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Tuesday, July 24, 2012

Sermon for July 22, 2012

July 22, 2012
Gospel: Mark 6:30-34, 53-56
Psalm 23
1st Reading: Jeremiah 23:1-6
2nd Reading: Ephesians 2:11-22

This week, at Vacation Bible School, I made a little boy cry. It will probably take me longer to get over it than him. In fact he was back the next day and feeling fine and we had a positive interaction, although I was sure not to mention the previous day’s incident. I didn’t mean to hurt his feelings. Sometimes I forget that some people see me like the principal of the school. I am in authority. These kids don’t know me, even if I know them, even if I baptized them and pray for them. Of course the last thing we want from Bible School is for a kid or volunteer to have a bad experience of church or the pastor. It is all about having a good experience. But any time people come together, whether it is for VBS or anything else, the potential for division is automatically created.

I hurt this boy’s feelings and now I hear from Jesus’ own lips, “Woe to the shepherds that scatter the flock.” I just know he’s talking about me. This boy will be fine and hopefully have not lasting effects from this shepherd, but what about all the other people I’ve offended or driven off or failed in one way or another?

This isn’t just about pastors either. You might not consider yourselves shepherds, but you are Christians, held to a high standard. It says in the Gospel of Luke, “To those whom much is given, much is expected.” There are people who don’t like you, who have hurt you or been hurt by you, people with whom you feel a wedge in your life, where the hope of reconciliation is pretty much nonexistent and that a conversation about a toy boat can’t fix. Yet much is expected of us, who have been given everything that means anything, from God, our father.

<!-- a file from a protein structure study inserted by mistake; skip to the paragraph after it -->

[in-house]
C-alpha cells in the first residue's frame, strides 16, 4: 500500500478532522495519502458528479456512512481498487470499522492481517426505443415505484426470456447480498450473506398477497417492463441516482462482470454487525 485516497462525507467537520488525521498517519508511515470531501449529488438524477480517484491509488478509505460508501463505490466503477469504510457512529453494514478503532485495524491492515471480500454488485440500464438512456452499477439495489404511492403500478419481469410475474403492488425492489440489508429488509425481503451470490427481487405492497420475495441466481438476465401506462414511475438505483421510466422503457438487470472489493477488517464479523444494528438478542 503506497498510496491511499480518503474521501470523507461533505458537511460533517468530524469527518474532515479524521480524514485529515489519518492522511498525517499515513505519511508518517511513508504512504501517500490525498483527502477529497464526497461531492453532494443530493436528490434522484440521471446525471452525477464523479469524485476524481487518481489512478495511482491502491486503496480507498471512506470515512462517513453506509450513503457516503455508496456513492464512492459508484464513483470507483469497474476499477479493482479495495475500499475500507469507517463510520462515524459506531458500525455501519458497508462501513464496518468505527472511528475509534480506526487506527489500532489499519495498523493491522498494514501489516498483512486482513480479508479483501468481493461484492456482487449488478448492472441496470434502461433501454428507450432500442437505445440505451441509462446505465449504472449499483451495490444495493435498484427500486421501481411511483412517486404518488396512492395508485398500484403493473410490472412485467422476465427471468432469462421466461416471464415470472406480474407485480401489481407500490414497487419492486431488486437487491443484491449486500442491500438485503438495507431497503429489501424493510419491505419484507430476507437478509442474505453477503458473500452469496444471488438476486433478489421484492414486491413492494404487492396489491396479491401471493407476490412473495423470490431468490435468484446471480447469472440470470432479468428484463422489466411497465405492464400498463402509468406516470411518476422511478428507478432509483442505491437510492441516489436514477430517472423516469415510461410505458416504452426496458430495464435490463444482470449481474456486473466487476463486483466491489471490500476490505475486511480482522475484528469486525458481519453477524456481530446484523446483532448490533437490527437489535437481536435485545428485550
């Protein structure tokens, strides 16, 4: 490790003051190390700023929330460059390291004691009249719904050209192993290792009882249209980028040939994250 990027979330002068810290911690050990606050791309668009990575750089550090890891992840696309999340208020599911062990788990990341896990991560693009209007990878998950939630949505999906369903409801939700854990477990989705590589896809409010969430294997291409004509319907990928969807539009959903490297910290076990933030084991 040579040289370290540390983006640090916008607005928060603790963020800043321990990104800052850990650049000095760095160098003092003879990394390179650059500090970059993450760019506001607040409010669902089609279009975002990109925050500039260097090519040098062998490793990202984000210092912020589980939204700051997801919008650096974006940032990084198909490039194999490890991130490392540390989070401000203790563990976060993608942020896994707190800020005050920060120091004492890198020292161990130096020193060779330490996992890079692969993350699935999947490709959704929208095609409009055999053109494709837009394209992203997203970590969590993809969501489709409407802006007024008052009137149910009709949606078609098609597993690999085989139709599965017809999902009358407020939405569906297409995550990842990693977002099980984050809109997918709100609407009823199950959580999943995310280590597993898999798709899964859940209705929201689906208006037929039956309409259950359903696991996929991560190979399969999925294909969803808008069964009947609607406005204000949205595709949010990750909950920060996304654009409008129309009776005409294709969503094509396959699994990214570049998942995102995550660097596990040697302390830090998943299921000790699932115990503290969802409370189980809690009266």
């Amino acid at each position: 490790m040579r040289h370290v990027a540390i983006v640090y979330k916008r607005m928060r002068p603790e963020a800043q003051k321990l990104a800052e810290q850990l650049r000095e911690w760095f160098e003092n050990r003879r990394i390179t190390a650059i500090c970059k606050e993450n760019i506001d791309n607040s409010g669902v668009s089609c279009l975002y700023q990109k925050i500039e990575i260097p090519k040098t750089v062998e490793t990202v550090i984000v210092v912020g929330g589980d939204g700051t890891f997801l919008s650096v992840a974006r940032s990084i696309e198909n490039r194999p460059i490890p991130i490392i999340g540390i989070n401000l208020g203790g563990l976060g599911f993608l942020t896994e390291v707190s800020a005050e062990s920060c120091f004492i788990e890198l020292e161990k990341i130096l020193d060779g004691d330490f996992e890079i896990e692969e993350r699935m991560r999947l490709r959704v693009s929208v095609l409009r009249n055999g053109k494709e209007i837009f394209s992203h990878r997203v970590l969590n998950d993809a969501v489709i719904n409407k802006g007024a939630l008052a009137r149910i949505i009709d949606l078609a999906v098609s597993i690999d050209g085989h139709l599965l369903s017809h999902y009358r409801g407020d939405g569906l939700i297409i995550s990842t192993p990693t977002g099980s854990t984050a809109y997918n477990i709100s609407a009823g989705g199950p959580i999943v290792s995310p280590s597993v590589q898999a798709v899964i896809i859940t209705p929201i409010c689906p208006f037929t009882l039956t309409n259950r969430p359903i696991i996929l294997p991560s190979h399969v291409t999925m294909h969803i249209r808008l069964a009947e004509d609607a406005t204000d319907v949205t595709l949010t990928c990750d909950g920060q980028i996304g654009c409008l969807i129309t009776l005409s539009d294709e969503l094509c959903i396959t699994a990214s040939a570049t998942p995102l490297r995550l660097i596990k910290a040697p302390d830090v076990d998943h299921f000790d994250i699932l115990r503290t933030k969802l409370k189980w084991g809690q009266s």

We’re separate and broken from each other. That’s part of being in a state of sin. And woe to us! Yes it does feel pretty woeful. I hate conflict. I want everyone to like me. But to be in relationship is to take a risk—a risk of hurting someone’s feelings. We can’t all agree. We don’t all communicate the same way. We all have different levels of sensitivity. We’re all going to experience woe, and the regret of scattering the flock, of breaking something that was beautiful, of driving away reasonable people.

The Old Testament reading speaks of a scattered remnant. If you do any sewing, this brings to mind of course the scraps, the fabric left over at the end of a bolt of material. If you don’t sew, maybe you can relate to using scraps of wood or what is left of a can of paint to complete a project, or using the leftovers in your kitchen to make something delicious for dinner.

I love remnants. My grandma made me a quilt out of remnants. Looking at it with my mom, we point out together which blocks were made from scraps from my mother’s childhood dresses, or aprons grandma made. The scraps bring back memories of more than what we wore, but of what we did as we wore those handmade treasures. The quilt brings back memories of twirling skirts, or cooking with mom, or rolling down the hills, or getting ready for bed.

It is so much fun to search for exactly the right piece of fabric to complete a project. Often at the fabric store, I stop by the shelf of remnants to see what’s there. It is all half-price and I can’t resist a bargain. You never know what you might find, that you wouldn’t have thought of, that will work for a project in progress.